The following procedures in this section make use of the hot plates in the fume hoods. The solutions of dissolved brass generally have a low volume and high acid and salt concentrations. "Bumping" or little explosions of steam in the superheated liquid can occur. You don't want your hand to be close to the mouth of the flask should the solution suddenly "bump" because drops of acid (not to mention part of your sample) will fly out of the flask and possibly onto your hand. For that reason you must use your tongs to place the flasks on the hot plate and to remove them. Don't use strips of paper towel or the rubber Hot Hands because your real hand will end up being too close to the mouth of the flask.
The brass sample which you will receive does not have to be dried before use. Accurately
out three brass samples, of about 0.3 g each, directly into separate 250 mL Erlenmeyer flasks.
the fume hood add 5 mL of 6 M HNO3. Warm the solution on a hot plate in
the fume hood until
dissolution is complete. Add 10 mL of concentrated (not 3 M) H2SO4
and continue heating until
white SO3 fumes appear. It is important that you do not mistake ordinary water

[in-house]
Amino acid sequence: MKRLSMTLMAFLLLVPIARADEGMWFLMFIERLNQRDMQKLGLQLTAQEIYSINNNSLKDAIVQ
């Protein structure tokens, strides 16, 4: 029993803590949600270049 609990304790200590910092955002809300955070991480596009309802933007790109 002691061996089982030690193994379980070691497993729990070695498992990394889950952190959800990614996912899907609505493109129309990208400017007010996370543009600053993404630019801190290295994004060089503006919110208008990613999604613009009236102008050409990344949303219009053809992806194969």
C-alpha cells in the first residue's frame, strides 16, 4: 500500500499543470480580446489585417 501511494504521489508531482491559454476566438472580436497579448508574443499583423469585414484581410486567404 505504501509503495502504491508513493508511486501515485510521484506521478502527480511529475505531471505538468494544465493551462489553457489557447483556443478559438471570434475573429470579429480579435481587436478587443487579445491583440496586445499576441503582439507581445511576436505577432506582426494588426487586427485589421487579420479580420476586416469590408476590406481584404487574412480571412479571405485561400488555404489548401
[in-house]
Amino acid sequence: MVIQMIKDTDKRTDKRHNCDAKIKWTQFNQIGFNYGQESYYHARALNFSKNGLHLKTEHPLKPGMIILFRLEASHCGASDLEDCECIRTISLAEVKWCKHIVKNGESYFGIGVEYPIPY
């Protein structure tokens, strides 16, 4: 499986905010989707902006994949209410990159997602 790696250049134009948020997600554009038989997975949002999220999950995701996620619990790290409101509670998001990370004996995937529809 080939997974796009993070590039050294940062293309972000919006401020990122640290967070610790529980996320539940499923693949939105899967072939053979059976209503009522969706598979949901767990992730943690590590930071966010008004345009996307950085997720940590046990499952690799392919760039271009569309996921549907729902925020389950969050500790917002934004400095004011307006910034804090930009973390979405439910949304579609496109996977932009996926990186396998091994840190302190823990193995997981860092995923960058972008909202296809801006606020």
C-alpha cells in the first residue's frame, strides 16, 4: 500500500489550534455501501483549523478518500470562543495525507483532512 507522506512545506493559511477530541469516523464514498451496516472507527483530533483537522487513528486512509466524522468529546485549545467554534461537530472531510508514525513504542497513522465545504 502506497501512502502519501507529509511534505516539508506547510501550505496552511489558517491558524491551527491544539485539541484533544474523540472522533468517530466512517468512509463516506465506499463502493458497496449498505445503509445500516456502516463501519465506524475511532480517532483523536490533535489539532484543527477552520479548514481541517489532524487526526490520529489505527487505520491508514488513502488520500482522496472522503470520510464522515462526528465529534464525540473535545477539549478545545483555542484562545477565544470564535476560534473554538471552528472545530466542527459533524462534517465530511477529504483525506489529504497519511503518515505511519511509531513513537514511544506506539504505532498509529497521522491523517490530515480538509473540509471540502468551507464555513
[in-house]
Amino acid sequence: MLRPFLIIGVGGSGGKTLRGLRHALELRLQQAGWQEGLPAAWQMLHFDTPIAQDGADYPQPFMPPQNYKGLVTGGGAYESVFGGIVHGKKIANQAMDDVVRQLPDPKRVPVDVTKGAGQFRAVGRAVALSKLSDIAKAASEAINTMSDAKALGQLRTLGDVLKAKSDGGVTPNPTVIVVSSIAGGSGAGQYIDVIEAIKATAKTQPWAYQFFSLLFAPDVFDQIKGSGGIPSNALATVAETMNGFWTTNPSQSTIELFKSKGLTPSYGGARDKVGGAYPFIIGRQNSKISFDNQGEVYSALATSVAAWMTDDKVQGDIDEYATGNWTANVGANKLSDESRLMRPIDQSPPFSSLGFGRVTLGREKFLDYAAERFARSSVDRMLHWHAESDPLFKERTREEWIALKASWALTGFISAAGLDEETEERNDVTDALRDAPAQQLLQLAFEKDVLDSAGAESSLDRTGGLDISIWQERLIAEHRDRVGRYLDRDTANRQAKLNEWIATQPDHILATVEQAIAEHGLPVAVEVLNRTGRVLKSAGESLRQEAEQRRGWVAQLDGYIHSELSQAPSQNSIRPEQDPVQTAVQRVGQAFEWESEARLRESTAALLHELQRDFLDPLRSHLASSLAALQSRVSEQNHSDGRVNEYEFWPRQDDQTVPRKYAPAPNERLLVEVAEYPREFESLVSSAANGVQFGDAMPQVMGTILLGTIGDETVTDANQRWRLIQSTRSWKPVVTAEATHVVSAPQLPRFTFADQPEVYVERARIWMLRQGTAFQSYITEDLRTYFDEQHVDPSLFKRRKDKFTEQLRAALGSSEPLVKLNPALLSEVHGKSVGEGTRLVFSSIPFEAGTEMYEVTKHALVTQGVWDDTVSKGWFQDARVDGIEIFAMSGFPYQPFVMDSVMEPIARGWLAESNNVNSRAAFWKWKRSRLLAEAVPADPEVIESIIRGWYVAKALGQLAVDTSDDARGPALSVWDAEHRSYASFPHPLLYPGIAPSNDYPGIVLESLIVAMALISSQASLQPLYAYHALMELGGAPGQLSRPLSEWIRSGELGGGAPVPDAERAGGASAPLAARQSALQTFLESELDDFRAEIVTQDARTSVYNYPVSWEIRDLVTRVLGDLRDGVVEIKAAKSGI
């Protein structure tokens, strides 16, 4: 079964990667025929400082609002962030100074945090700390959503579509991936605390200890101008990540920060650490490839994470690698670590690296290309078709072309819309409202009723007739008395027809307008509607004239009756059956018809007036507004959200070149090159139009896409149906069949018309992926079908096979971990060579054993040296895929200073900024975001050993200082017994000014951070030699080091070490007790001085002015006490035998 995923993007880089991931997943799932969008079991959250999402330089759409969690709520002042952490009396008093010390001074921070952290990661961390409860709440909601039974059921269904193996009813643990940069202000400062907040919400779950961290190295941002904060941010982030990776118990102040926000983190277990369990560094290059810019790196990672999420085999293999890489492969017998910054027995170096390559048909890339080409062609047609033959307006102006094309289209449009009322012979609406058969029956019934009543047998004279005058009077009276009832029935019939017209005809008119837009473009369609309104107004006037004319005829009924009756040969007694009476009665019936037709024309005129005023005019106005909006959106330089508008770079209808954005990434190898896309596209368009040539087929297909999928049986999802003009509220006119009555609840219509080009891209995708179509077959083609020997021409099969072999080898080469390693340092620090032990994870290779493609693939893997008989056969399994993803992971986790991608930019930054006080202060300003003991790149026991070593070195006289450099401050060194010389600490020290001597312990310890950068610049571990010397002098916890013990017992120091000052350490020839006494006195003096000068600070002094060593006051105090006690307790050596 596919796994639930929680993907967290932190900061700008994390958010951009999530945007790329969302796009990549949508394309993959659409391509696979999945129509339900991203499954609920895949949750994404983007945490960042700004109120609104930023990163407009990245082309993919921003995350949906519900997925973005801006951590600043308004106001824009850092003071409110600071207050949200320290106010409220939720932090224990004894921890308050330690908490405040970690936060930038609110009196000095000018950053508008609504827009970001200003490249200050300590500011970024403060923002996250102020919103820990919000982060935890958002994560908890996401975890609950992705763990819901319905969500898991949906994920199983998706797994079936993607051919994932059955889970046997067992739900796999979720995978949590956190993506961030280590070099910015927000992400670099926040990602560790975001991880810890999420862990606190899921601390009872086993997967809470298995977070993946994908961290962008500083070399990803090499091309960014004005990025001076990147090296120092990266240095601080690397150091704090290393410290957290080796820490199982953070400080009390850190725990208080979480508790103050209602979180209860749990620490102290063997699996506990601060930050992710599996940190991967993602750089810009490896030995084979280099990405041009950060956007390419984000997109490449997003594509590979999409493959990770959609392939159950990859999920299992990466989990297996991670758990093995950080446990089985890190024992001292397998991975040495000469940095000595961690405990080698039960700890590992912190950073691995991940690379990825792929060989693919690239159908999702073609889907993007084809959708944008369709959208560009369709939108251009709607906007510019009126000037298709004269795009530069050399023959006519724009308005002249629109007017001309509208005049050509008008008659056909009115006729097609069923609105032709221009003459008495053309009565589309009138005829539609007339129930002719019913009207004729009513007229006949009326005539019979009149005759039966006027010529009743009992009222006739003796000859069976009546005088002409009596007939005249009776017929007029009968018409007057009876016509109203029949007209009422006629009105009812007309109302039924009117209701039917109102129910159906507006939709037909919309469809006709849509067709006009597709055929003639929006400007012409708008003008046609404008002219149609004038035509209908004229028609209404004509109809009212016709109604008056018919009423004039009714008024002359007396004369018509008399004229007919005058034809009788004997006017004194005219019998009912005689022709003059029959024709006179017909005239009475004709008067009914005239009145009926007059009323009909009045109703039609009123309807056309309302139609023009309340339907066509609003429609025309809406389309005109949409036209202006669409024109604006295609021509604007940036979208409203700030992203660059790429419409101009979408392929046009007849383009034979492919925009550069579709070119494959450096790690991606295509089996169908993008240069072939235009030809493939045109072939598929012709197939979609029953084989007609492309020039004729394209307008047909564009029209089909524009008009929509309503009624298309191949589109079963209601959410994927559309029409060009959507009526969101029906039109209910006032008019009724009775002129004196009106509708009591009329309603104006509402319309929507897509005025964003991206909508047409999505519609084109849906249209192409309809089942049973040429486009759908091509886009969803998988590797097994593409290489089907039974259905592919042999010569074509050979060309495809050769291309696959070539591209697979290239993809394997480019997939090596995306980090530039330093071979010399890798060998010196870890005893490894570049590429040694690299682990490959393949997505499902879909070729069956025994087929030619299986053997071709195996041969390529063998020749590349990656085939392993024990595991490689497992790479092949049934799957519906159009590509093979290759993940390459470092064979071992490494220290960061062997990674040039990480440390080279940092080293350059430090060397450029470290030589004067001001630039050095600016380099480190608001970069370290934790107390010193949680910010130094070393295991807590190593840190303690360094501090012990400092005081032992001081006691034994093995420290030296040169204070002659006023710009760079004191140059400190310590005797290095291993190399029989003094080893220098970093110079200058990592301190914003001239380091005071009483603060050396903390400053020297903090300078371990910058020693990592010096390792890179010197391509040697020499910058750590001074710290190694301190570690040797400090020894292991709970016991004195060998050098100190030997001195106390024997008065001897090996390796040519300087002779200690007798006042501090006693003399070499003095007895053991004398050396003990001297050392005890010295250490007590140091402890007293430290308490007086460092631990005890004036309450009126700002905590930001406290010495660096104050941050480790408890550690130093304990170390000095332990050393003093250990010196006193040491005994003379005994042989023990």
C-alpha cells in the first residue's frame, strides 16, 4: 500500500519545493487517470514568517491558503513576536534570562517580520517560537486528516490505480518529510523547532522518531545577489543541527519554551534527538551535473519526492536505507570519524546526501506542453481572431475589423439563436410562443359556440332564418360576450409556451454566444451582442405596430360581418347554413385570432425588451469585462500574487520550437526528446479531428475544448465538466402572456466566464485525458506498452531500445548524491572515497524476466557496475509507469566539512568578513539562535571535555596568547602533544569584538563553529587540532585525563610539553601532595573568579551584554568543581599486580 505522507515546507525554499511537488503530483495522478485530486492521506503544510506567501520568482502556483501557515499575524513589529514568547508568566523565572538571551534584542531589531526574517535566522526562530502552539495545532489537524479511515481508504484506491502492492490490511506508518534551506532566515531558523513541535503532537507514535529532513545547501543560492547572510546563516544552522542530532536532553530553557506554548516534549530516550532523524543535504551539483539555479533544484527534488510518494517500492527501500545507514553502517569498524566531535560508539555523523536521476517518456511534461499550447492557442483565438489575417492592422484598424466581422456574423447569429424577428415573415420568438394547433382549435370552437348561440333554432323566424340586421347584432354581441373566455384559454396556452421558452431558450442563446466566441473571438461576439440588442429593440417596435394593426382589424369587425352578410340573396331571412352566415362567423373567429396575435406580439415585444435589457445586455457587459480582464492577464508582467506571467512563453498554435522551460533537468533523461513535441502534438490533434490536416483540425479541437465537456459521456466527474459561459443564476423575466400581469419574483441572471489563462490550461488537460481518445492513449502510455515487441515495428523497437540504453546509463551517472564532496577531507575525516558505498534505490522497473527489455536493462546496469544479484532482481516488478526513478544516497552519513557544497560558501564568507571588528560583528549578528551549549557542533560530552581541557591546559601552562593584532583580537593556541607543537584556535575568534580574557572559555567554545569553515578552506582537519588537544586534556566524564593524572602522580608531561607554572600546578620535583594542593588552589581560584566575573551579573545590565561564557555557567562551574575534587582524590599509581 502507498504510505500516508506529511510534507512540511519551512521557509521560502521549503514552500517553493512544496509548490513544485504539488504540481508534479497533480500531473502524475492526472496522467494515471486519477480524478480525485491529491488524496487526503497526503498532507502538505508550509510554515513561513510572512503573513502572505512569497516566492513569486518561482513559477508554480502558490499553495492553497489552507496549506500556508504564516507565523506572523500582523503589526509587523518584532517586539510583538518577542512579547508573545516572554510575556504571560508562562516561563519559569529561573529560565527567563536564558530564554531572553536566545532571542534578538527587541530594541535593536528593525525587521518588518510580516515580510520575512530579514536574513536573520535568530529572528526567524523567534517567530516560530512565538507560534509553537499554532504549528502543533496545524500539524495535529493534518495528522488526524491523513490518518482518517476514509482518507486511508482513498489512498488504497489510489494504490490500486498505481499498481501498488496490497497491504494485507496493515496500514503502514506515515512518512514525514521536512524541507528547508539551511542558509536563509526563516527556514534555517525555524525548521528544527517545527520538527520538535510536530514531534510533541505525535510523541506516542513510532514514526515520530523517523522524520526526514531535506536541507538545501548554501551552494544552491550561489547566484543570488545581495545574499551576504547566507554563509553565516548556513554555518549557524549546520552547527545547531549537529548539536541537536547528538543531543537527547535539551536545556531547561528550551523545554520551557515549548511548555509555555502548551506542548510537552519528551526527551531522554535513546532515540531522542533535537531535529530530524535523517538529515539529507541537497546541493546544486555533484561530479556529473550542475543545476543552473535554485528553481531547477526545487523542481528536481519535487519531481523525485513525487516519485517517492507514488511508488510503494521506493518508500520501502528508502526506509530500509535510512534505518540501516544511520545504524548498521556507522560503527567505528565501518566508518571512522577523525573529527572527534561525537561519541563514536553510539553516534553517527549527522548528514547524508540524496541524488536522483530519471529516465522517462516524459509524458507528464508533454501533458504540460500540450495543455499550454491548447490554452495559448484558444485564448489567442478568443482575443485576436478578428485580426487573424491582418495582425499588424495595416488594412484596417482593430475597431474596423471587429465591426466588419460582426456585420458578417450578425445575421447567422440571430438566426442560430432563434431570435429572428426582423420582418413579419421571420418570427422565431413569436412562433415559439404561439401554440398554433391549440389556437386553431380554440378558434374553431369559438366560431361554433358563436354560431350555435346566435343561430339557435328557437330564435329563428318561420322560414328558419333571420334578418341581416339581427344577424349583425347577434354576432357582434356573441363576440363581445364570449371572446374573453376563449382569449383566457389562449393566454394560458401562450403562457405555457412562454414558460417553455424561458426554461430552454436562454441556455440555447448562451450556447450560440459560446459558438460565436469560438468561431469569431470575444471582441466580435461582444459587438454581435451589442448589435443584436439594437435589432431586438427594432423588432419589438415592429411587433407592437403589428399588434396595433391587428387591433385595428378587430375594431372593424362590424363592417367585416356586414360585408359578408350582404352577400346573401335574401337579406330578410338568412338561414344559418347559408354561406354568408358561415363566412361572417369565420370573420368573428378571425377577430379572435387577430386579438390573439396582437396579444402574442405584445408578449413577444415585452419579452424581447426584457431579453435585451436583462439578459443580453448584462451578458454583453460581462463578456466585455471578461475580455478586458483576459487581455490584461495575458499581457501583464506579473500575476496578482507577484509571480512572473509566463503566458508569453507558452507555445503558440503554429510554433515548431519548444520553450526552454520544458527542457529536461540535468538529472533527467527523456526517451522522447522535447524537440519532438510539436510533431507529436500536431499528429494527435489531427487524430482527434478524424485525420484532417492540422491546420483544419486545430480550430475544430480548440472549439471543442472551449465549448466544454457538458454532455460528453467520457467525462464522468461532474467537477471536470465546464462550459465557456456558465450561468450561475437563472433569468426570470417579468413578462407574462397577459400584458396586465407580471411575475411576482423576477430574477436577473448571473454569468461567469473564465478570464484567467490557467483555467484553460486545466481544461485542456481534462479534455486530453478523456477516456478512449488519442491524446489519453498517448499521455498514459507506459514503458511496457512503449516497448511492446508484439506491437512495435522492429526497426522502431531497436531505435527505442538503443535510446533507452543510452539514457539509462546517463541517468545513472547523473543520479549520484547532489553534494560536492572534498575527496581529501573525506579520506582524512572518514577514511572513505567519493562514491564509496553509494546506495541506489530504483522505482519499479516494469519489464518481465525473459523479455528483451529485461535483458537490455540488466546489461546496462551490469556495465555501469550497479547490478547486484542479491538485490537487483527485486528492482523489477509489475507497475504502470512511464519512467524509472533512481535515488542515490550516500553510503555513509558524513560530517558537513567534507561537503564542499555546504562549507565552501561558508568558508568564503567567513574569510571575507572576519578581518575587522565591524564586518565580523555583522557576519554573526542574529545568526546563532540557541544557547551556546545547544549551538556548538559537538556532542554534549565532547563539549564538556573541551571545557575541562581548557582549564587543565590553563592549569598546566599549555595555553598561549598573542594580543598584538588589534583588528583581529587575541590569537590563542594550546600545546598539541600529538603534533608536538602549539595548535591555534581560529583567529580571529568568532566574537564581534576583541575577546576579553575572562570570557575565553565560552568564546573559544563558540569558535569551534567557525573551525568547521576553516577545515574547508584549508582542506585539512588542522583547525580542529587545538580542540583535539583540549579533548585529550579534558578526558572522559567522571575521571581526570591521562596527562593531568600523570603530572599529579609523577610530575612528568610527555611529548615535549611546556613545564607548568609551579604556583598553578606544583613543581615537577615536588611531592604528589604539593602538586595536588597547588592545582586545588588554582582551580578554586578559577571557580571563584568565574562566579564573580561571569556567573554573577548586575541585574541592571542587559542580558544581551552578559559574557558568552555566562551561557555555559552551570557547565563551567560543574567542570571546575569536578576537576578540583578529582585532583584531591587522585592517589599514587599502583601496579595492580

vapor for SO3
fumes. It is also important at this point that the flask not be
removed from the hood. SO3 fumes
are dangerous and ought not to be inhaled. Only when the slightly denser white fumes of
observed can you be sure that all HNO3 has been removed.
NO3- will oxidize I- and hence will seriously interfere
with the procedure. Cool the flask in air for one or two minutes and then in an ice bath, then
carefully add 20 mL of distilled H2O. Boil for one or two minutes then again cool in
an ice bath. Continue to keep the flask in the ice bath and using your medicine dropper add
concentrated NH3(aq) dropwise, and with adequate mixing, until the light-blue color
solution is completely changed to the dark-blue color of the copper tetraammine complex. As
many as 400 drops (20 mL) may be required. The solution must be kept cool in an ice bath since